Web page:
Patients with interstitial lung disease present with many different symptoms; however, the most likely diagnosis is idiopathic pulmonary fibrosis (IPF).

48. A physician is examining the chest radiograph of a patient she suspects has a form of interstitial lung disease (ILD). The radiograph shows eggshell calcification. What disease might the patient have?
The appearance of eggshell calcification on a chest radiograph is almost always unique to silicosis.

49. What are the indications for surgical lung biopsy in patients whom physicians suspect interstitial lung disease (ILD)?
Indications for surgical lung biopsy include a patient younger than 65 years; a history of fevers, weight loss, and sweats; a history of hemoptysis; symptoms and signs of peripheral vasculitis; a history of pneumothorax; a normal chest radiograph; and rapidly progressing disease.

50. What test can help physicians determine the needed biopsy sites for patients with suspected interstitial lung disease (ILD)?
Physicians use high-resolution computed tomography (HCRT) to help determine the best sites to biopsy in patients suspected of interstitial lung disease (ILD).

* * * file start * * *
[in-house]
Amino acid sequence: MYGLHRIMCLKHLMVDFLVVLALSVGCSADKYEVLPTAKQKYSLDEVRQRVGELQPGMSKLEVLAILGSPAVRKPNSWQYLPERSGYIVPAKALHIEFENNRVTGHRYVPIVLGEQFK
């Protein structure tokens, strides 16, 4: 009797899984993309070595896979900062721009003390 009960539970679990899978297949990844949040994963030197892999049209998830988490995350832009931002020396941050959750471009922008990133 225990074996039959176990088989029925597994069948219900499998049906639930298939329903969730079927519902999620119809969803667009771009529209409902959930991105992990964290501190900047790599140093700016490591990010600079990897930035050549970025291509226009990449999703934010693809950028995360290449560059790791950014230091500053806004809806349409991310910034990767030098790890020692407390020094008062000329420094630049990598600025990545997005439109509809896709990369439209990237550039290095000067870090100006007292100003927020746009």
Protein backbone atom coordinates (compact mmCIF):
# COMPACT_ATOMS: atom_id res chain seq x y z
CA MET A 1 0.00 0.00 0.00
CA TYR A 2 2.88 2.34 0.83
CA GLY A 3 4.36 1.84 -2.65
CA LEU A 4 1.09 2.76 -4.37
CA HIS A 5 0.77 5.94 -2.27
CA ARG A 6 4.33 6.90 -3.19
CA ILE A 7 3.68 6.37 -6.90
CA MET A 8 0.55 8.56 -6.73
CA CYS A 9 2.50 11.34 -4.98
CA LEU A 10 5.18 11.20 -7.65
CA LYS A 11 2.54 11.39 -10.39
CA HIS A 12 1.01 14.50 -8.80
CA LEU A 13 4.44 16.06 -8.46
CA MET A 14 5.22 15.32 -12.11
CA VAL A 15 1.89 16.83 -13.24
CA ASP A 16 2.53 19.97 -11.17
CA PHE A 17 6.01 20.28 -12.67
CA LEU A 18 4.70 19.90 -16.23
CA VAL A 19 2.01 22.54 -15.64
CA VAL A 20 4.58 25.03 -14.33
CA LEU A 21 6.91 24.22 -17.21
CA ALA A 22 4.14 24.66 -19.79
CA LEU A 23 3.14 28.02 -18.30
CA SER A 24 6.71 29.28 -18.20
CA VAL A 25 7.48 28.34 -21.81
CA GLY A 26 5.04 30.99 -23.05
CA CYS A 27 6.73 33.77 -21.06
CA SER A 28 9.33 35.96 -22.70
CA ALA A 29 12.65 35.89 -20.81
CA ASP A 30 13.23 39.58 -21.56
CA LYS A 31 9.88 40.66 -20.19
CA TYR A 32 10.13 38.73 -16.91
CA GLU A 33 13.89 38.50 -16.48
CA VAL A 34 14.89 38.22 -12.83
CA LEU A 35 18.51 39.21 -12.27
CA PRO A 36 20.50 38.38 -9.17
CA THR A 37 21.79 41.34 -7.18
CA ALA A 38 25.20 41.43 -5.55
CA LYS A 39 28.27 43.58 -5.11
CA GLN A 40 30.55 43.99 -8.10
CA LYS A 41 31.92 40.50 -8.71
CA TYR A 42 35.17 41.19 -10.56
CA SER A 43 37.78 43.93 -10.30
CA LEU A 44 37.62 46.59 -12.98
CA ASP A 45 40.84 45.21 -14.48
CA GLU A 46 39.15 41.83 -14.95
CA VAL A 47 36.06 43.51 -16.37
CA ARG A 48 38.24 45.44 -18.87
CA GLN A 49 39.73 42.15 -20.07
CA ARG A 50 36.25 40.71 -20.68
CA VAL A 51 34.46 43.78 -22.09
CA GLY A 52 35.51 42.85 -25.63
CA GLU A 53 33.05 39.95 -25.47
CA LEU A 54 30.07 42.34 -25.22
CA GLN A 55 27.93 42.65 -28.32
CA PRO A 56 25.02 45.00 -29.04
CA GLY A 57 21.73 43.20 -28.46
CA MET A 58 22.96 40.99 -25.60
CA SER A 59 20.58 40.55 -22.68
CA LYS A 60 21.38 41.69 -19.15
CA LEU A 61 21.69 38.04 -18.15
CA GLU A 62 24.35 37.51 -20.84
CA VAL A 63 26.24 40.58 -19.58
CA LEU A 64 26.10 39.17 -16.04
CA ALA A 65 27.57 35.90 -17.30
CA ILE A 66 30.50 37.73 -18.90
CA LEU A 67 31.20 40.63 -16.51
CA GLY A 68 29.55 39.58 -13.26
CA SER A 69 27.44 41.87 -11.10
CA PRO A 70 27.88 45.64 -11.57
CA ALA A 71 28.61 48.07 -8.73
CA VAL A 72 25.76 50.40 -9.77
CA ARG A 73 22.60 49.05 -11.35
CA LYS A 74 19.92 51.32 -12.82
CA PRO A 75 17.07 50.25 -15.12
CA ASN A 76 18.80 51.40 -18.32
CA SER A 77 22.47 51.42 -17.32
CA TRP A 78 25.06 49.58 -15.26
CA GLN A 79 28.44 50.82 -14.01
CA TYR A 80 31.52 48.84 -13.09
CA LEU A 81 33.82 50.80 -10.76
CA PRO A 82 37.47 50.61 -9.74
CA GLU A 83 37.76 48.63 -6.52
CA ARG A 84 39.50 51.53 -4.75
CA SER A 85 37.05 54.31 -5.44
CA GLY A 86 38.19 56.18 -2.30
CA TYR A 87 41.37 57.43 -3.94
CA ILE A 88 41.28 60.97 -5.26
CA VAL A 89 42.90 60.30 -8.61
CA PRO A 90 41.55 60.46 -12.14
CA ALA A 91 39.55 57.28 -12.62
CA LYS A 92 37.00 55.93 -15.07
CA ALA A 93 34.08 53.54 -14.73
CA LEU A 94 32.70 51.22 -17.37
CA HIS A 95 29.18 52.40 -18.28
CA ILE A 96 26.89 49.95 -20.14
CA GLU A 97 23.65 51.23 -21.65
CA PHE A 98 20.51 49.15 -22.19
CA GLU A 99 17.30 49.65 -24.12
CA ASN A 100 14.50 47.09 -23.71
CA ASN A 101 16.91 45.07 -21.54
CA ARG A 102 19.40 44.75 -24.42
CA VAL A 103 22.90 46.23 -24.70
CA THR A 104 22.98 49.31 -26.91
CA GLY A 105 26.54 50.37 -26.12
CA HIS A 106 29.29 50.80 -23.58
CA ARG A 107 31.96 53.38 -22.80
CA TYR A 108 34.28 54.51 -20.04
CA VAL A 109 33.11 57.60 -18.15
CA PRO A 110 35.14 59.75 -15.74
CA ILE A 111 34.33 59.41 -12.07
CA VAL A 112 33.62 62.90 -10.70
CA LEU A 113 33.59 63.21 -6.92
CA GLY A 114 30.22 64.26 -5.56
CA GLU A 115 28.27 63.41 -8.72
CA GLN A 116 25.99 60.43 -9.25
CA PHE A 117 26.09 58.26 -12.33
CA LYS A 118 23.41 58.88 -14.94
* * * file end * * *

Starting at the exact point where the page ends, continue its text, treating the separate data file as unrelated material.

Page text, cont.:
51. What is the primary objective of therapy in patients with interstitial lung disease (ILD)?
The most important tenet of therapy for patients with interstitial lung disease (ILD) is to remove the agent of injury, if possible. If the agent cannot be found and removed, suppressing inflammatory and cellular immune responses is the next priority.

52. What is the treatment for ILD dependent on?
The treatment method is dependent on the specific cause and symptoms.

53. Is coronavirus a potential cause of ILD?
Yes, ILD can occur secondary to coronavirus.

54. What is the most common drug administered for ILD?
Corticosteroids

55. Is lung scarring from ILD reversible?
No; once the damage has occurred, it is generally irreversible.

FAQs About Interstitial Lung Disease

How are Interstitial Lungs Diseases Diagnosed?

Interstitial lung diseases (ILDs) are diagnosed through a combination of clinical evaluation, imaging, and sometimes tissue sampling.

Key diagnostic tools include:

  • High-resolution computed tomography (HRCT) scans to obtain detailed images of the lungs.
  • Pulmonary function tests to assess lung capacity and function.